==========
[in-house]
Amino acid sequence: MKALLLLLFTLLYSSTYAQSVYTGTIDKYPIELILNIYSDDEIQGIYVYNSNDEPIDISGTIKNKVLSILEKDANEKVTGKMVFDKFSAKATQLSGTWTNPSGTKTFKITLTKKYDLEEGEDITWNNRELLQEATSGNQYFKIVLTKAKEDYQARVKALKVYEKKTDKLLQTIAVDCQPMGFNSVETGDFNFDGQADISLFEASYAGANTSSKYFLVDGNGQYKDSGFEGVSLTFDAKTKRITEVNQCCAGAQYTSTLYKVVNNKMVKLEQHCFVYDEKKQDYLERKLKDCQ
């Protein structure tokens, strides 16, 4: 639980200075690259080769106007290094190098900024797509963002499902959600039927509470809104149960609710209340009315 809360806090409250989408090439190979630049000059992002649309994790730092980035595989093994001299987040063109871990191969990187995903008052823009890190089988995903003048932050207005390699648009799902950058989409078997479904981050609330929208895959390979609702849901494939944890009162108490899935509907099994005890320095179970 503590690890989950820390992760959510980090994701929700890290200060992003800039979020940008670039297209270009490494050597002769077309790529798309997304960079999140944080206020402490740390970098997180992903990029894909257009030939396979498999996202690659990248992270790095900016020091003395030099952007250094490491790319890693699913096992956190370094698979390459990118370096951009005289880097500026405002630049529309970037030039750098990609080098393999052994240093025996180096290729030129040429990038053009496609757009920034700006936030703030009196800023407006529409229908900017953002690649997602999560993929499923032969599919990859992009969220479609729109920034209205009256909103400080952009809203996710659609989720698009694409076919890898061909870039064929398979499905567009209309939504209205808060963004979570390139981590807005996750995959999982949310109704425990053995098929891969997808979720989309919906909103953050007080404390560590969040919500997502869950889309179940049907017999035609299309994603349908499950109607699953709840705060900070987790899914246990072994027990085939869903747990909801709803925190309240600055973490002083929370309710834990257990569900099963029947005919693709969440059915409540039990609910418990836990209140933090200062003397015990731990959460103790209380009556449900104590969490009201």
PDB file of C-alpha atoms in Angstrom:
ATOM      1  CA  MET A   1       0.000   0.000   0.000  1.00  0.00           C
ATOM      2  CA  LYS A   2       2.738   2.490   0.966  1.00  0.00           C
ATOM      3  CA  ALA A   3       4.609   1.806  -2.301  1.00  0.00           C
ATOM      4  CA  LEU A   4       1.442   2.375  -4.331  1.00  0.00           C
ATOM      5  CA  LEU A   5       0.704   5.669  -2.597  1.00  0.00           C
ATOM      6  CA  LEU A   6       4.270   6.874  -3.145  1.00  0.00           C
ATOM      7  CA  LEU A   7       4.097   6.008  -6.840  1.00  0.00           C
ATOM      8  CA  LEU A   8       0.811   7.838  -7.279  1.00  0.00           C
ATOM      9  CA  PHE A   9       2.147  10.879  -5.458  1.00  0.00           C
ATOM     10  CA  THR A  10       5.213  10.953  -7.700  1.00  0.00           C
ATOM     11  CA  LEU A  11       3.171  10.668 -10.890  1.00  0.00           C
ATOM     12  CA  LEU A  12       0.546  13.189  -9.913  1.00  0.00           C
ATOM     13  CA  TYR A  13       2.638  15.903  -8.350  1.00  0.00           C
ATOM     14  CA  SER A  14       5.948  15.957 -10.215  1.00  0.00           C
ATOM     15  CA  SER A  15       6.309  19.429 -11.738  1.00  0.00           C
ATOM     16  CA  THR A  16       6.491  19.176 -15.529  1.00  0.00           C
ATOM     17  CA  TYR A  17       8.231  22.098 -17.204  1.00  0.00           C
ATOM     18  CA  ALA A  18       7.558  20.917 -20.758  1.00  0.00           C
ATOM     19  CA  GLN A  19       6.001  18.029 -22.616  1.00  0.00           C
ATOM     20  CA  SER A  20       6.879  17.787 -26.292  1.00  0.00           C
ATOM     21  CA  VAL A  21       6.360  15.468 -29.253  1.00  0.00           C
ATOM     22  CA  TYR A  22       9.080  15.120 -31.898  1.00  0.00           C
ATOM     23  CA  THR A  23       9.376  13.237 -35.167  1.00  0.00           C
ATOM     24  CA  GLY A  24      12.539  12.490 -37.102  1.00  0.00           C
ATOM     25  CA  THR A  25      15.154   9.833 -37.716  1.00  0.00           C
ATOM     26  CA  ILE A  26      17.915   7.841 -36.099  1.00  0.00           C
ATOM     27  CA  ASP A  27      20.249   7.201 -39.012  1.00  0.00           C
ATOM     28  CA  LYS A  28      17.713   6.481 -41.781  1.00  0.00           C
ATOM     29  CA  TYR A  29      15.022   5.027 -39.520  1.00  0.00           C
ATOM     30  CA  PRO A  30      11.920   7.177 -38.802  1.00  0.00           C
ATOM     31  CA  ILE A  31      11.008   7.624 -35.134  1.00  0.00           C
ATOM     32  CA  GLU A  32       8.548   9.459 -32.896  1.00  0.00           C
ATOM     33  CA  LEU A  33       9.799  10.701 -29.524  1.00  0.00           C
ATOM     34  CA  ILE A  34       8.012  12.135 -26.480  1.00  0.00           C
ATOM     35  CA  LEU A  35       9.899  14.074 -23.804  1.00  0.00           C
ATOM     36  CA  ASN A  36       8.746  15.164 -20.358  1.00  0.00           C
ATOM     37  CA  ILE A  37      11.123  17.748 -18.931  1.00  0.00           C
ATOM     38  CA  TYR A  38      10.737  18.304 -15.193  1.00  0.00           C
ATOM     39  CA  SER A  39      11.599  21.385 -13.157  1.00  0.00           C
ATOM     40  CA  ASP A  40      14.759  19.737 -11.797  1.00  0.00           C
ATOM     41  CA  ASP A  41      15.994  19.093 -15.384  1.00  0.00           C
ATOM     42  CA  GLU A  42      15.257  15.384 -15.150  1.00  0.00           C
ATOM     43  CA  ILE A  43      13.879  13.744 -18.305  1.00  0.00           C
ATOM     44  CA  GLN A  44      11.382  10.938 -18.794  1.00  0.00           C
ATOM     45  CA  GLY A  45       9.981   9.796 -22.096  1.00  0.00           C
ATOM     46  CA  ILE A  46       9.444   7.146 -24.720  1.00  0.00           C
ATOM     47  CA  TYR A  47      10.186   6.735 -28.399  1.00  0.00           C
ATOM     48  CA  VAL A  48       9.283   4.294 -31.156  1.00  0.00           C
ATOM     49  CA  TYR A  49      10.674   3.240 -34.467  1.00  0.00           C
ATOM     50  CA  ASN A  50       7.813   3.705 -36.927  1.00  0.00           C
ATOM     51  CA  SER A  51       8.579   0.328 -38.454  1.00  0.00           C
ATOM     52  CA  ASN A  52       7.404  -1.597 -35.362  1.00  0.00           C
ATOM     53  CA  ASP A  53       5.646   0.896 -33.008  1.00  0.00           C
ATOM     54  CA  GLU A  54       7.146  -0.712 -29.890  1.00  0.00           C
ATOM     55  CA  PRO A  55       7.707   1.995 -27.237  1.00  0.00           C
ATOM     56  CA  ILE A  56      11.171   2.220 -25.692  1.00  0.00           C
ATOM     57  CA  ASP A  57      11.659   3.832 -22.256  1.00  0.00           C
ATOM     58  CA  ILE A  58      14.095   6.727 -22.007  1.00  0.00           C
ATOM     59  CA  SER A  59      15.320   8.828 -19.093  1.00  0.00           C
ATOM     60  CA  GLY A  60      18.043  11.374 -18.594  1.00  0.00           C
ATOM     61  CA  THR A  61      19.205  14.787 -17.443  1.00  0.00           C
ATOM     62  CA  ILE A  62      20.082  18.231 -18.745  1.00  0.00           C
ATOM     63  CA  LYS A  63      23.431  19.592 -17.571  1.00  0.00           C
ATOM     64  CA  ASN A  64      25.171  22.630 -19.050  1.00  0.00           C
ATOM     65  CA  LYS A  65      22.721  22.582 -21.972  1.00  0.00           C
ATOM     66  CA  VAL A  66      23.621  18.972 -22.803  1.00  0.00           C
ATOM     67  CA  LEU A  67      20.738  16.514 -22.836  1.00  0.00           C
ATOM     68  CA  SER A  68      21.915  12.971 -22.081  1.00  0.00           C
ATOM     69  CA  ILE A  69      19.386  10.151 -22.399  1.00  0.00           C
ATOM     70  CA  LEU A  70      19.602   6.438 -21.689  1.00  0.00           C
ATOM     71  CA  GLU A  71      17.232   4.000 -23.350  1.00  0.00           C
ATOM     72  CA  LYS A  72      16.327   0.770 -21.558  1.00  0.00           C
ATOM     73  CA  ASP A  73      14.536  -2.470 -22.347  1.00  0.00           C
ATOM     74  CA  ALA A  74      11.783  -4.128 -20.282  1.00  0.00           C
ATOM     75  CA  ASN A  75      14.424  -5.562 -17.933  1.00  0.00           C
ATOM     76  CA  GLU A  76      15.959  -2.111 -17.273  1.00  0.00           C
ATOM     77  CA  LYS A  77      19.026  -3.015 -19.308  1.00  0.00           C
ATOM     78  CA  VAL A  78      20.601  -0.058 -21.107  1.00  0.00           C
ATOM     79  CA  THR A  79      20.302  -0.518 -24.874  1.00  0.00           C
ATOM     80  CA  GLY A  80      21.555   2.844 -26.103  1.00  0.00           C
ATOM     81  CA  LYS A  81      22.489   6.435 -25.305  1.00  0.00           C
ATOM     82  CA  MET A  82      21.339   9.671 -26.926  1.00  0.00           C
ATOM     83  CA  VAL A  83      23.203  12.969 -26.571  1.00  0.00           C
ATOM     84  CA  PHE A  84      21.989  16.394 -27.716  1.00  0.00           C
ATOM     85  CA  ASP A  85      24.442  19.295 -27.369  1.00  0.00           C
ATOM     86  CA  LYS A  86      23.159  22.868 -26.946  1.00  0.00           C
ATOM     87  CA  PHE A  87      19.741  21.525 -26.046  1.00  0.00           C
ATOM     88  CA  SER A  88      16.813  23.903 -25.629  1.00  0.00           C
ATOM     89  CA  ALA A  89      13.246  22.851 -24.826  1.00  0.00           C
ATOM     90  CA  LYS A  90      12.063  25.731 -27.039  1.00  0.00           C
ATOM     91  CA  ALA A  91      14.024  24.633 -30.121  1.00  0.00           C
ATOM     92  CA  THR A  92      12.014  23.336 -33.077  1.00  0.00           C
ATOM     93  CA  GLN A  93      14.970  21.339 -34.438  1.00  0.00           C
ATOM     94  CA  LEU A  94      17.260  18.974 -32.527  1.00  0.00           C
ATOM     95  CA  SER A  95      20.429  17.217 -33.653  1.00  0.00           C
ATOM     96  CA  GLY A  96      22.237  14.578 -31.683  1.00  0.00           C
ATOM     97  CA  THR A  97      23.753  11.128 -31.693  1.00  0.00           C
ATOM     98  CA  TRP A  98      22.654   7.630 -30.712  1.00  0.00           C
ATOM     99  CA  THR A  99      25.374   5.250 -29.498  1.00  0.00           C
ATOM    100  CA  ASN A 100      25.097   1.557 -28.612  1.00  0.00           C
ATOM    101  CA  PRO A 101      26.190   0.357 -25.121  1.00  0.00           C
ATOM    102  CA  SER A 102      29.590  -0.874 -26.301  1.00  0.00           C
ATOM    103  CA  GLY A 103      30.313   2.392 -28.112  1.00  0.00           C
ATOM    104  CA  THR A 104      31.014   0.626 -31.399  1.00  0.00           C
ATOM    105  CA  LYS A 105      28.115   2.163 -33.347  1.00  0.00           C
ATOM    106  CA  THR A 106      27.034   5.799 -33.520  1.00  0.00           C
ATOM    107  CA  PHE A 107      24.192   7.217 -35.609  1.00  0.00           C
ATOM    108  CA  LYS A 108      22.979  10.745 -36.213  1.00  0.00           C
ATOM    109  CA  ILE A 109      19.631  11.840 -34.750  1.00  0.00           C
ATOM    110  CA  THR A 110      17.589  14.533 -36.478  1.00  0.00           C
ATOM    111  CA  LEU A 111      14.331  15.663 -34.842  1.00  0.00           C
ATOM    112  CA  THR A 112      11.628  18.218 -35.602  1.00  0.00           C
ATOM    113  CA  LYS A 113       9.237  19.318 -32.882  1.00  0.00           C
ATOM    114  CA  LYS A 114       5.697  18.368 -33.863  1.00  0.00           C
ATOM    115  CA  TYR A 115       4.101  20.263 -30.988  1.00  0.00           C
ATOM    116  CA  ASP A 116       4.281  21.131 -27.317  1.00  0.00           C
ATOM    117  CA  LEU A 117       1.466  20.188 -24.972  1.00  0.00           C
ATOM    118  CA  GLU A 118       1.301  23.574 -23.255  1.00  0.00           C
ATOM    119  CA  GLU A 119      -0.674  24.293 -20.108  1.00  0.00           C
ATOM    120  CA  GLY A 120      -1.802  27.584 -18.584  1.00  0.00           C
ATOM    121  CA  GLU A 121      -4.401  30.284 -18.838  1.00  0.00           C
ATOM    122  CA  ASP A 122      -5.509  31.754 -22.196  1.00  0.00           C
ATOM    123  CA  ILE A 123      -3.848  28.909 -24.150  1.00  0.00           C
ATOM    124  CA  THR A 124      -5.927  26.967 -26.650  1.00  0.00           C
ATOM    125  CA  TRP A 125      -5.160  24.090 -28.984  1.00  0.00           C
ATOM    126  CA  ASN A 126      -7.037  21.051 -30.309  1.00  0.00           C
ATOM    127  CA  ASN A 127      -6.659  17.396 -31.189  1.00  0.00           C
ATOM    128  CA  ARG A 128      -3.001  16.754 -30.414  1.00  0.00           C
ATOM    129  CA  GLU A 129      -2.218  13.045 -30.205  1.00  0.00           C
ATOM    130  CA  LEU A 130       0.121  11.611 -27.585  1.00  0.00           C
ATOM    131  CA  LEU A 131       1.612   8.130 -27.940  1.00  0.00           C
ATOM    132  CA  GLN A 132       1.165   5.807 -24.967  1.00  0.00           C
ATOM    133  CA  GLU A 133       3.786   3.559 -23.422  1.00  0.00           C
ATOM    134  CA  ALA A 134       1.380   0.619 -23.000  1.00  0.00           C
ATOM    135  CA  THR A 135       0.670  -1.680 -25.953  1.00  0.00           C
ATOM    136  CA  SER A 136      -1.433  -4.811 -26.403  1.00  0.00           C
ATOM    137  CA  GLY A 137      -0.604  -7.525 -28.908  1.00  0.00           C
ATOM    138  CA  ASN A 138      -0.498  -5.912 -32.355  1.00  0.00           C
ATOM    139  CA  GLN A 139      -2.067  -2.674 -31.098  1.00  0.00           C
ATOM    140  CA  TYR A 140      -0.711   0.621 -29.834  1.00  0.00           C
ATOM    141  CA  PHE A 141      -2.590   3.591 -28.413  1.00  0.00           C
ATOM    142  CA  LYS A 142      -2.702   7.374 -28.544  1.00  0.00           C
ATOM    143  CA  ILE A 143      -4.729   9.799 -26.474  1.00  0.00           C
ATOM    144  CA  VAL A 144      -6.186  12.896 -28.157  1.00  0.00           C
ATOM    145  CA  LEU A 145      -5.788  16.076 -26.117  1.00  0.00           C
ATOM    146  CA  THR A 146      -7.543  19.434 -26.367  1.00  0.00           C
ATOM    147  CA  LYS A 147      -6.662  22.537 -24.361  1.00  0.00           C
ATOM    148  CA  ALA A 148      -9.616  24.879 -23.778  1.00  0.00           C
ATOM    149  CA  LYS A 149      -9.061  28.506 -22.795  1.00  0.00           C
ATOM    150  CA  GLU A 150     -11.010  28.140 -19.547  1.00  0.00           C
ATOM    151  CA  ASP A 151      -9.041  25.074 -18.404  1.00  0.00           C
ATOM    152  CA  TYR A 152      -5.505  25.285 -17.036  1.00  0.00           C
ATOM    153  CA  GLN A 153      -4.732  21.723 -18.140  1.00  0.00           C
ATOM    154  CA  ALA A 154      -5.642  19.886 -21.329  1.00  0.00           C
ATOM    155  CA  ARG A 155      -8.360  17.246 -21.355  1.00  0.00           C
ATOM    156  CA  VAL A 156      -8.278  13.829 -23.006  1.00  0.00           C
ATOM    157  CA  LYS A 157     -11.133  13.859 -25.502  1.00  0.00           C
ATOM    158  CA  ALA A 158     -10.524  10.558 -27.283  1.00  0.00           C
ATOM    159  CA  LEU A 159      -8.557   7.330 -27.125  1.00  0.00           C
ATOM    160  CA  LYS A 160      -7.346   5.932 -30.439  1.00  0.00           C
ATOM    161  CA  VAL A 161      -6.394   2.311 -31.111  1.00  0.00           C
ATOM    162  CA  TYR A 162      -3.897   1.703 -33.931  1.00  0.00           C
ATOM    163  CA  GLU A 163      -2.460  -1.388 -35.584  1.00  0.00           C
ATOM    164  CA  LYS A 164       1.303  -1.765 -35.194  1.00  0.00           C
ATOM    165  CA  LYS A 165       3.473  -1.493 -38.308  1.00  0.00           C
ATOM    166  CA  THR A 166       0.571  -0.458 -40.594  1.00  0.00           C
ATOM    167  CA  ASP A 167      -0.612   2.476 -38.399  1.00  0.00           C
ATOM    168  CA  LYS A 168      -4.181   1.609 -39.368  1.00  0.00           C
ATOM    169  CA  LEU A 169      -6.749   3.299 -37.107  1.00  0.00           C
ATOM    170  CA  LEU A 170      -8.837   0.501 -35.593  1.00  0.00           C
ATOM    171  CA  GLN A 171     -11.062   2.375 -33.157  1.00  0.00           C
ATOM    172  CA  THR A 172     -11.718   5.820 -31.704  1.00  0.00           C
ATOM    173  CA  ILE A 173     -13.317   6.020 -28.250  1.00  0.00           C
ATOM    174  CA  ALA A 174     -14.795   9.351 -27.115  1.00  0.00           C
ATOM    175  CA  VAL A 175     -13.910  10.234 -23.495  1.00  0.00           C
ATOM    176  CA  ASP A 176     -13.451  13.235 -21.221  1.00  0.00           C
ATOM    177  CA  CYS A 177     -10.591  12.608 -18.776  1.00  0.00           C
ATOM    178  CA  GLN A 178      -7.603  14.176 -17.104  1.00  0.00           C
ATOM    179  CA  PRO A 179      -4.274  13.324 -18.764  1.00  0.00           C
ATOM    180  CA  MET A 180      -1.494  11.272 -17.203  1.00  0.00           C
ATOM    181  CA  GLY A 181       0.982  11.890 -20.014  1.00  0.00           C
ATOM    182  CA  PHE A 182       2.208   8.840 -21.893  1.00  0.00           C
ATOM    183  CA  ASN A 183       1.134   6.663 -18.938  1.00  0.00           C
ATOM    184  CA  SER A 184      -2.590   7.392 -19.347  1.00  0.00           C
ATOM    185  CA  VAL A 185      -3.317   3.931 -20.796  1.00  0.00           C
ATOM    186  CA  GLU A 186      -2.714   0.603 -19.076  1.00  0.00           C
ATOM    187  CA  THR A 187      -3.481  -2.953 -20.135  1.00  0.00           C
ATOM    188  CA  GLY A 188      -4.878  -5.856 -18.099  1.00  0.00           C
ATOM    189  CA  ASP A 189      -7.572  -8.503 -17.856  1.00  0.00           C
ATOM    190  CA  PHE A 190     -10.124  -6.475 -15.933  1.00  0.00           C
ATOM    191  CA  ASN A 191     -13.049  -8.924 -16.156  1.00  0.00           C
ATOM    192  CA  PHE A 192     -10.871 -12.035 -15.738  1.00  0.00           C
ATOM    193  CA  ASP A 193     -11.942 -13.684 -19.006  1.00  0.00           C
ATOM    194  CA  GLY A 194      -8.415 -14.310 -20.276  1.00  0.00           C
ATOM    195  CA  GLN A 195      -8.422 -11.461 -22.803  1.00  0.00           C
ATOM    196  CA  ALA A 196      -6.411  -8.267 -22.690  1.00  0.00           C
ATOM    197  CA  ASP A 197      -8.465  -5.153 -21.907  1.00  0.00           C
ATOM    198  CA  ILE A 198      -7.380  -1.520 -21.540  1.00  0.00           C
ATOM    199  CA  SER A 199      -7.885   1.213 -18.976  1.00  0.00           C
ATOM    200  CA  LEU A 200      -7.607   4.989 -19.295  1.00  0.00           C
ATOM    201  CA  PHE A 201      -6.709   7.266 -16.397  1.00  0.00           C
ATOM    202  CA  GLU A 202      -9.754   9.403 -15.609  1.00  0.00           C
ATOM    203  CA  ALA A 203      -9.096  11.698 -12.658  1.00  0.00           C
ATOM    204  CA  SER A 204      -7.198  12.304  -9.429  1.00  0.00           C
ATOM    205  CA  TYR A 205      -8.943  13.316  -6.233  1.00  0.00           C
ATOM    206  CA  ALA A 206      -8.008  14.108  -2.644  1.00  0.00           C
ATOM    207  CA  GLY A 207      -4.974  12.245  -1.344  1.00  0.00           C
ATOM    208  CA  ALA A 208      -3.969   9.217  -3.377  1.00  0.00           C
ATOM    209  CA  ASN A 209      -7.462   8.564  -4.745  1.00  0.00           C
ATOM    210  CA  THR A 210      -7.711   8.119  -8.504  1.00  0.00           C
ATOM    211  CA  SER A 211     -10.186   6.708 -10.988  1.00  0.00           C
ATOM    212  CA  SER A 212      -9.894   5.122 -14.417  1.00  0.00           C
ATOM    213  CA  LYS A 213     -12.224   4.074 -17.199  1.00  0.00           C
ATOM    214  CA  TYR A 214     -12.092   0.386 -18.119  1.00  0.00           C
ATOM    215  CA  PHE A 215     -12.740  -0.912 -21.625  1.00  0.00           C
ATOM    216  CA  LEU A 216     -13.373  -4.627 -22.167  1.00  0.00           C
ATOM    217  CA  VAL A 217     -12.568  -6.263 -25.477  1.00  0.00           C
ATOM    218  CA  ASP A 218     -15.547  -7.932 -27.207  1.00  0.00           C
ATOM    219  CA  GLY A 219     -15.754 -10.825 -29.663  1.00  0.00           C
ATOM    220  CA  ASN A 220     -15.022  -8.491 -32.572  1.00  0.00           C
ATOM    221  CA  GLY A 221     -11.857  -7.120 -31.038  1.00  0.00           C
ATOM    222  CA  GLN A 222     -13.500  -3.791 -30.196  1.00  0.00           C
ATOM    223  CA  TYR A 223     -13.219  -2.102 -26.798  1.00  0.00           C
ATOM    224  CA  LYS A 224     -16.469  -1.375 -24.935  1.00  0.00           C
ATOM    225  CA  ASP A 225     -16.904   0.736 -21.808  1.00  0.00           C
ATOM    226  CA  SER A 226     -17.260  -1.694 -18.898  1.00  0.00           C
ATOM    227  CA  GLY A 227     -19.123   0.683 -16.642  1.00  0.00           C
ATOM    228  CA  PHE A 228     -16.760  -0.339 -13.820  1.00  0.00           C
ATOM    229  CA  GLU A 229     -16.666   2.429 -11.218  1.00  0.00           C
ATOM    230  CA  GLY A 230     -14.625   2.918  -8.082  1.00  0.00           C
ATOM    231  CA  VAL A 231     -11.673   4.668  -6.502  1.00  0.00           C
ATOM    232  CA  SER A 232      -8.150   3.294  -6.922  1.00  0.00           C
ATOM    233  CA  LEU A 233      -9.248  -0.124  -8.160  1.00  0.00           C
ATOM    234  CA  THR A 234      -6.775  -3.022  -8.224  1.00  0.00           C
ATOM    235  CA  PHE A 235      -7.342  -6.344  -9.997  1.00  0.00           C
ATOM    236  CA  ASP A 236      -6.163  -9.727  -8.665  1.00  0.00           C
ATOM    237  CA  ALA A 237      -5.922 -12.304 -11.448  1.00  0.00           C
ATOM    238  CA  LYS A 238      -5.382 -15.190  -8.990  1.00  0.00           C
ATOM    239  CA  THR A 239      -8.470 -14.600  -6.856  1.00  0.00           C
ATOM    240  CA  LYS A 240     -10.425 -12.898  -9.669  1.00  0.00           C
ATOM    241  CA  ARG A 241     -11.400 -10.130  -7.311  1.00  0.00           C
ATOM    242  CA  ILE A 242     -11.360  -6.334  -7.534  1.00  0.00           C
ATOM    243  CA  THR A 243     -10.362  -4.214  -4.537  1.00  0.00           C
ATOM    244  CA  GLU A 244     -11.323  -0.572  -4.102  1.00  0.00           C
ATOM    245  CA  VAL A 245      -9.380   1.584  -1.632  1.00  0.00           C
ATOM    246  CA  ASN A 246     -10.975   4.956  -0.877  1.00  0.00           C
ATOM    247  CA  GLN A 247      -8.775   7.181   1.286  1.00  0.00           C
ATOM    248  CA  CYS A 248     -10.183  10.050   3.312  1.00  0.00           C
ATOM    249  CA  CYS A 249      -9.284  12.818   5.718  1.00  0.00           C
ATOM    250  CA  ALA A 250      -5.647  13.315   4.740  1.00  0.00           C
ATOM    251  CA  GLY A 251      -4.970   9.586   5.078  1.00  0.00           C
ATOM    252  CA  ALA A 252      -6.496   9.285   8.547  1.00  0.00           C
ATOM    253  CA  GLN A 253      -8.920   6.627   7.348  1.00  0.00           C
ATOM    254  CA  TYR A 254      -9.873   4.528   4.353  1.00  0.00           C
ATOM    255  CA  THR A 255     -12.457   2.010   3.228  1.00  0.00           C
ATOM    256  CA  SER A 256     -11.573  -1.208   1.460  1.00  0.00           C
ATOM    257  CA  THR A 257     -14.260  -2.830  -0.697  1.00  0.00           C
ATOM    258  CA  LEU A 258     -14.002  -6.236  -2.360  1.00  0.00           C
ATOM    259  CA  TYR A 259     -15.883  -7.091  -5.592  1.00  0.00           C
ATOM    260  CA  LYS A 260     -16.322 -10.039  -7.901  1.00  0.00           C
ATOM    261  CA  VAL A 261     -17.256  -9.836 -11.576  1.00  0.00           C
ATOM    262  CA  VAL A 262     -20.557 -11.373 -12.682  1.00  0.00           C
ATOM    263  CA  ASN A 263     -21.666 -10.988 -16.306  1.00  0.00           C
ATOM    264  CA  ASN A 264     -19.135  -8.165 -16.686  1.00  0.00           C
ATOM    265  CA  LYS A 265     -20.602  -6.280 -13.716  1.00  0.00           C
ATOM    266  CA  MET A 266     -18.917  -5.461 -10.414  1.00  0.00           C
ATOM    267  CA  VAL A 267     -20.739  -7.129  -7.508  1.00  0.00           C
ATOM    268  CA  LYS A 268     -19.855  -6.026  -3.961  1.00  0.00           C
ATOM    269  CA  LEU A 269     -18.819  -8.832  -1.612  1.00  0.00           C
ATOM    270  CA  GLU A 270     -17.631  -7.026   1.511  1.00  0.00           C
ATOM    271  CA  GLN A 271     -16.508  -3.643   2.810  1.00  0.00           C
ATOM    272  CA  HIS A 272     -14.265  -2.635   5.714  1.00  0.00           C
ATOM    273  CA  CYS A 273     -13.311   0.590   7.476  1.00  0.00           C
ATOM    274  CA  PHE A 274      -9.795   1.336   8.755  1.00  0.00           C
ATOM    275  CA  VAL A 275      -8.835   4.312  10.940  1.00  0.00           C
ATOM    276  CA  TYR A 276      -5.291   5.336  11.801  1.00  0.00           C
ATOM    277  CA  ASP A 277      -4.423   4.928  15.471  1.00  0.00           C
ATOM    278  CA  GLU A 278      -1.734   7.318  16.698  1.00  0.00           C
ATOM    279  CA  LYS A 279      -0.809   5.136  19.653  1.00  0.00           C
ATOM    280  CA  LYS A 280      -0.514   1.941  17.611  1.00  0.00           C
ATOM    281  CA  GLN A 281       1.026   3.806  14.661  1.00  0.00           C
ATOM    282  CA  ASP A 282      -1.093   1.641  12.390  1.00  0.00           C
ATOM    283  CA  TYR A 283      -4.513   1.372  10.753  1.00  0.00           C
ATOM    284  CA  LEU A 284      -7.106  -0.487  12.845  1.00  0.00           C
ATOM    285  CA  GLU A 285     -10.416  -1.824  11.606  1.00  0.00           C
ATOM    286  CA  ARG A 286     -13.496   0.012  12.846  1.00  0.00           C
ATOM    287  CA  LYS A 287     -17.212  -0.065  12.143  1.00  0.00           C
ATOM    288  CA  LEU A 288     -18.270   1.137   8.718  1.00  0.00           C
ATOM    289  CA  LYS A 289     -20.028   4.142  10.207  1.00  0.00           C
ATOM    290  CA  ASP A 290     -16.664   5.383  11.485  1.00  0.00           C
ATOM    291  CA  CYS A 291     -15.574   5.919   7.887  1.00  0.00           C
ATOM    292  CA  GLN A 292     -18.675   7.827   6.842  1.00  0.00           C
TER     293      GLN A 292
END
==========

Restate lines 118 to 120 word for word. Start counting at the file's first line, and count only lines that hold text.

ATOM    114  CA  LYS A 114       5.697  18.368 -33.863  1.00  0.00           C
ATOM    115  CA  TYR A 115       4.101  20.263 -30.988  1.00  0.00           C
ATOM    116  CA  ASP A 116       4.281  21.131 -27.317  1.00  0.00           C